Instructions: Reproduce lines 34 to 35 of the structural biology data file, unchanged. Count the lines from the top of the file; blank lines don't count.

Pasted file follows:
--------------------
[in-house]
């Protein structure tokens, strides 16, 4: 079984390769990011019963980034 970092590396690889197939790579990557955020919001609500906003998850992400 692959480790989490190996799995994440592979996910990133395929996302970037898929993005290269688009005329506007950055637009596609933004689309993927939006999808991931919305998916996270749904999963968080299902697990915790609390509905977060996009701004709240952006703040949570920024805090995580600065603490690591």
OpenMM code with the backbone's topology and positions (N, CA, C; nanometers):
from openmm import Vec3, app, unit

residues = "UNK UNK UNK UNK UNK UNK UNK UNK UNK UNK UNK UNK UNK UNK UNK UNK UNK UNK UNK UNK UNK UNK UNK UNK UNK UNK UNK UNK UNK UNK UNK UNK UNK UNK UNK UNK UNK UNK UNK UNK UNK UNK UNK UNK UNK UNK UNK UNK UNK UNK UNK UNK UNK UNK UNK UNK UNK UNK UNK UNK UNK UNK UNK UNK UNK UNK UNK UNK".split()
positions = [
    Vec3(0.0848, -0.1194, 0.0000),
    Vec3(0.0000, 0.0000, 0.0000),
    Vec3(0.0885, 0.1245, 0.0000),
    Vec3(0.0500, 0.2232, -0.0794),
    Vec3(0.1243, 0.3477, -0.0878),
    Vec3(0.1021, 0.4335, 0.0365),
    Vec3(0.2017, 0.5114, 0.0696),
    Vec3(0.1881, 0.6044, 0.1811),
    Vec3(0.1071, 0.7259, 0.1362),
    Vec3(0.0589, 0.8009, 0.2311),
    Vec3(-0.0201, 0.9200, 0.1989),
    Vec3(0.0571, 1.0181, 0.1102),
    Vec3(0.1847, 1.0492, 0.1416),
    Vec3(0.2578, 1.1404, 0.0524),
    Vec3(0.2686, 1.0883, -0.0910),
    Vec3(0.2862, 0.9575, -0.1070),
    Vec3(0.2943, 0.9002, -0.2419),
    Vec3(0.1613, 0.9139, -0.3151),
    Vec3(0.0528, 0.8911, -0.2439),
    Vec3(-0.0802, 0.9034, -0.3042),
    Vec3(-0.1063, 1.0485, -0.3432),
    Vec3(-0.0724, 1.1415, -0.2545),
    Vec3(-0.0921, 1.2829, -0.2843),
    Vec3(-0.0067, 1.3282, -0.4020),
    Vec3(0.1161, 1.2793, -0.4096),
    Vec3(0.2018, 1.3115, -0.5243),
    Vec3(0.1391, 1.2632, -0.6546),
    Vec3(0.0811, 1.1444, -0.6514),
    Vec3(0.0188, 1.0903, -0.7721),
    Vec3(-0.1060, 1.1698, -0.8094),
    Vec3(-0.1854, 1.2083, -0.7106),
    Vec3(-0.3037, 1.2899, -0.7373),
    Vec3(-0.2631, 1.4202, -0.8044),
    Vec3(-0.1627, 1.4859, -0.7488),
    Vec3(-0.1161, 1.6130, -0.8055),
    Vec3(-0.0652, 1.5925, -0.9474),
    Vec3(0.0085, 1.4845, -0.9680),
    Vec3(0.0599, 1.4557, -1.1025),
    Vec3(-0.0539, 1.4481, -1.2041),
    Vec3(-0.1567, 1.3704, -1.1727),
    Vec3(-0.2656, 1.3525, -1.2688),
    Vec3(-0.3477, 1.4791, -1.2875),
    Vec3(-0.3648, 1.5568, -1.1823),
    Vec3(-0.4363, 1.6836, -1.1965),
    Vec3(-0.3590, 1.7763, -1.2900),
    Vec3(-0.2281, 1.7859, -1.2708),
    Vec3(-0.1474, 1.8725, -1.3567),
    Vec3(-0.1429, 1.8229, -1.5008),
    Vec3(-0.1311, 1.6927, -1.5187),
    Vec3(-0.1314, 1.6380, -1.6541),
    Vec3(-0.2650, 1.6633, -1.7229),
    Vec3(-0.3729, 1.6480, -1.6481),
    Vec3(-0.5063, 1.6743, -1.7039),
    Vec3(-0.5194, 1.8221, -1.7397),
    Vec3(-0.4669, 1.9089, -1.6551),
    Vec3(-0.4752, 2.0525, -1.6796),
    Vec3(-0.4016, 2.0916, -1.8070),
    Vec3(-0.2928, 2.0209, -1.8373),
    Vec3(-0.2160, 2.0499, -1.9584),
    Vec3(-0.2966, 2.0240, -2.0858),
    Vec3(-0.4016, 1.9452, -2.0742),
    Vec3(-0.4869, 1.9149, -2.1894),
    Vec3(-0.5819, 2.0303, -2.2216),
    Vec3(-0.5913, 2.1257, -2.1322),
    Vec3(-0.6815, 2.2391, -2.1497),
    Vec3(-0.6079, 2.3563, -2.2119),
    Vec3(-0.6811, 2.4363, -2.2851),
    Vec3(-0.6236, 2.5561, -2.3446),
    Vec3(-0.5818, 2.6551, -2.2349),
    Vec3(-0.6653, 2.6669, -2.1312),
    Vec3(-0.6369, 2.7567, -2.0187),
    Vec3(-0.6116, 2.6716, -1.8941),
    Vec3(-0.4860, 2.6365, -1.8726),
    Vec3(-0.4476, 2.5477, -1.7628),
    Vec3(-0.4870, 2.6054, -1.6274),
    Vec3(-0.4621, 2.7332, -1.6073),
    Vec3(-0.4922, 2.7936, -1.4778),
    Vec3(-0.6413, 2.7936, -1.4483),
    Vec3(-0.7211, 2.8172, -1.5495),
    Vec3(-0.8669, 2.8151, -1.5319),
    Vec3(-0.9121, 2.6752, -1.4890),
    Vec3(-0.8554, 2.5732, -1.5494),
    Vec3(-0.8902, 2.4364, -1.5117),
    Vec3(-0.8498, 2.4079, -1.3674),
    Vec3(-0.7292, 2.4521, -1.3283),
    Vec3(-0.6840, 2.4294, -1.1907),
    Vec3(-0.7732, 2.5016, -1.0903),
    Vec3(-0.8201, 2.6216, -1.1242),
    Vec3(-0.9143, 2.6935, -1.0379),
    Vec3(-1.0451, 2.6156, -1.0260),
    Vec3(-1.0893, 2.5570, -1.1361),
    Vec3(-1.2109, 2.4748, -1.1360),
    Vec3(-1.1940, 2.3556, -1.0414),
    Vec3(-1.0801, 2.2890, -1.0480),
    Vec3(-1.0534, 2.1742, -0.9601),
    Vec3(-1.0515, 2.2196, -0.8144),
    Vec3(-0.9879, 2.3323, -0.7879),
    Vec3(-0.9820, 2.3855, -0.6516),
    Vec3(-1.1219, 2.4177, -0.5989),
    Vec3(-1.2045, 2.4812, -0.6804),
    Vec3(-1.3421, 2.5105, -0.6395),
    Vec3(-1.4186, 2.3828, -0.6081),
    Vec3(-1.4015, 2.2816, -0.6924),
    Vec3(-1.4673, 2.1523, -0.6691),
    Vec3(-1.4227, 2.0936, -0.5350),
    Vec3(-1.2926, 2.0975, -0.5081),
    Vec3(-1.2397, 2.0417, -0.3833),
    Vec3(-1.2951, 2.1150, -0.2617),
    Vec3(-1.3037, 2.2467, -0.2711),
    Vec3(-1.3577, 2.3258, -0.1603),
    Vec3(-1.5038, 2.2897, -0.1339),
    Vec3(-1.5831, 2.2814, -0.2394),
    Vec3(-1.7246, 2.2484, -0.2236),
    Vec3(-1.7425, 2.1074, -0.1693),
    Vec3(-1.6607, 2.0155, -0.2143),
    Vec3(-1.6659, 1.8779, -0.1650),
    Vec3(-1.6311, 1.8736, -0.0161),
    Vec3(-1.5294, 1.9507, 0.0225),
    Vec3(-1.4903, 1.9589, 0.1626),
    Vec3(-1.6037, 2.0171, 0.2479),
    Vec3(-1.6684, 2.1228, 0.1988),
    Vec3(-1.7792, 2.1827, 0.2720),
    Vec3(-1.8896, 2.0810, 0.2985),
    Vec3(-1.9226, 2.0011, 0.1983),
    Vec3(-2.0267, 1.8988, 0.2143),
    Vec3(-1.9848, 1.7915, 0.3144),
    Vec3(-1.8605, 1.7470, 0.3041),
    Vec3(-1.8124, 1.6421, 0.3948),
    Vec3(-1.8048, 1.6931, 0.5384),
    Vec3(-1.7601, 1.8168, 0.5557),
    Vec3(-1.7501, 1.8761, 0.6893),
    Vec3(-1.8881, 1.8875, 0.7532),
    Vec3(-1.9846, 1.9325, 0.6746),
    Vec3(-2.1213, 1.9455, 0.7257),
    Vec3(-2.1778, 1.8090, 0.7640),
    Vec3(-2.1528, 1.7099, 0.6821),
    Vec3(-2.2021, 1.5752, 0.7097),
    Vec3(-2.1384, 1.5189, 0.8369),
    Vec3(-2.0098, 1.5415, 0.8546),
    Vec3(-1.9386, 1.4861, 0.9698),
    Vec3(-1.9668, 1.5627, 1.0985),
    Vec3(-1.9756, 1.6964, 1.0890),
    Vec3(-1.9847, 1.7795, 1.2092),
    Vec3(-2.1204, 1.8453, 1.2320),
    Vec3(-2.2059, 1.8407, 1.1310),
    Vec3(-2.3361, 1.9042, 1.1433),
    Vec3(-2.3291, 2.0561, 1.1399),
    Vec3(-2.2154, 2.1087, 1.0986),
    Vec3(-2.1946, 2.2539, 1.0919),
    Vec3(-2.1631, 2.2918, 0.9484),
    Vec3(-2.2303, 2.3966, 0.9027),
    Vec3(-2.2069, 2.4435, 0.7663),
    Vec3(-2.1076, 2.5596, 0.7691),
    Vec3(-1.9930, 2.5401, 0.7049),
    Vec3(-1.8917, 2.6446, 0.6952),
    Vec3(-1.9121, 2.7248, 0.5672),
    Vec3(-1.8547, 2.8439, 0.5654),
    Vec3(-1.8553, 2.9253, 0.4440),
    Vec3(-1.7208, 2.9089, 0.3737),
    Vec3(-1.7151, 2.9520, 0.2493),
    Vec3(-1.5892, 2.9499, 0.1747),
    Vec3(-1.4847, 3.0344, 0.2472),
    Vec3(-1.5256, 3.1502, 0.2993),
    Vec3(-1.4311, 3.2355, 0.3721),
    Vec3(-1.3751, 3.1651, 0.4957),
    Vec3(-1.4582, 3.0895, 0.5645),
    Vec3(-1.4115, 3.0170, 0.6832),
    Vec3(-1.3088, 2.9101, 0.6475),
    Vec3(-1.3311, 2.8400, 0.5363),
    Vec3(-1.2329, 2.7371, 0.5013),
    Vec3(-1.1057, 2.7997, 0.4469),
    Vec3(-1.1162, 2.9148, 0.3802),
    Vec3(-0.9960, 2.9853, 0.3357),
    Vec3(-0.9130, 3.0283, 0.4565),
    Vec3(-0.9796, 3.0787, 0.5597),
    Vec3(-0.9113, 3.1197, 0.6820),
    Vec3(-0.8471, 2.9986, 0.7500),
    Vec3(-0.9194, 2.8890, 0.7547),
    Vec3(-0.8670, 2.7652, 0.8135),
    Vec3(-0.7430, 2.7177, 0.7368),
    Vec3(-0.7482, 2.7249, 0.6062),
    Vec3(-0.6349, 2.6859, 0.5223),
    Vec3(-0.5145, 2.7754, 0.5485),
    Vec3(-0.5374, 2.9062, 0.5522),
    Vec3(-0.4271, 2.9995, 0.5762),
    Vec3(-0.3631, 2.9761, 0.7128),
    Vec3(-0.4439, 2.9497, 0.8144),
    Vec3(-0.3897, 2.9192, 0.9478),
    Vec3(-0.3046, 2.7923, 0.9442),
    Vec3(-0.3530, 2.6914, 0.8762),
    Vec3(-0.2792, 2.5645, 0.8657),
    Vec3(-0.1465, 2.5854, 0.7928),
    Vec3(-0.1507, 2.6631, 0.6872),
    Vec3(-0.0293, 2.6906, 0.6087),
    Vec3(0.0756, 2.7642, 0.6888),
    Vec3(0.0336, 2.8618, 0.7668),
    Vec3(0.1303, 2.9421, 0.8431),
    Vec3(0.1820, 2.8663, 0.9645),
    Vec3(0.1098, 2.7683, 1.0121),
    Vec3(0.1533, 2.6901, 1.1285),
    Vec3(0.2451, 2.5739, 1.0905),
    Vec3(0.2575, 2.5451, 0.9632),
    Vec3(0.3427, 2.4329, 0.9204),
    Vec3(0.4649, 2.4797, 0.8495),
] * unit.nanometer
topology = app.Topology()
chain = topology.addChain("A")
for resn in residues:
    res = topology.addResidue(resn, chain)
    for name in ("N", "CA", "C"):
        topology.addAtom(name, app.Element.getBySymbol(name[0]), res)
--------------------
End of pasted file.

    Vec3(0.0811, 1.1444, -0.6514),
    Vec3(0.0188, 1.0903, -0.7721),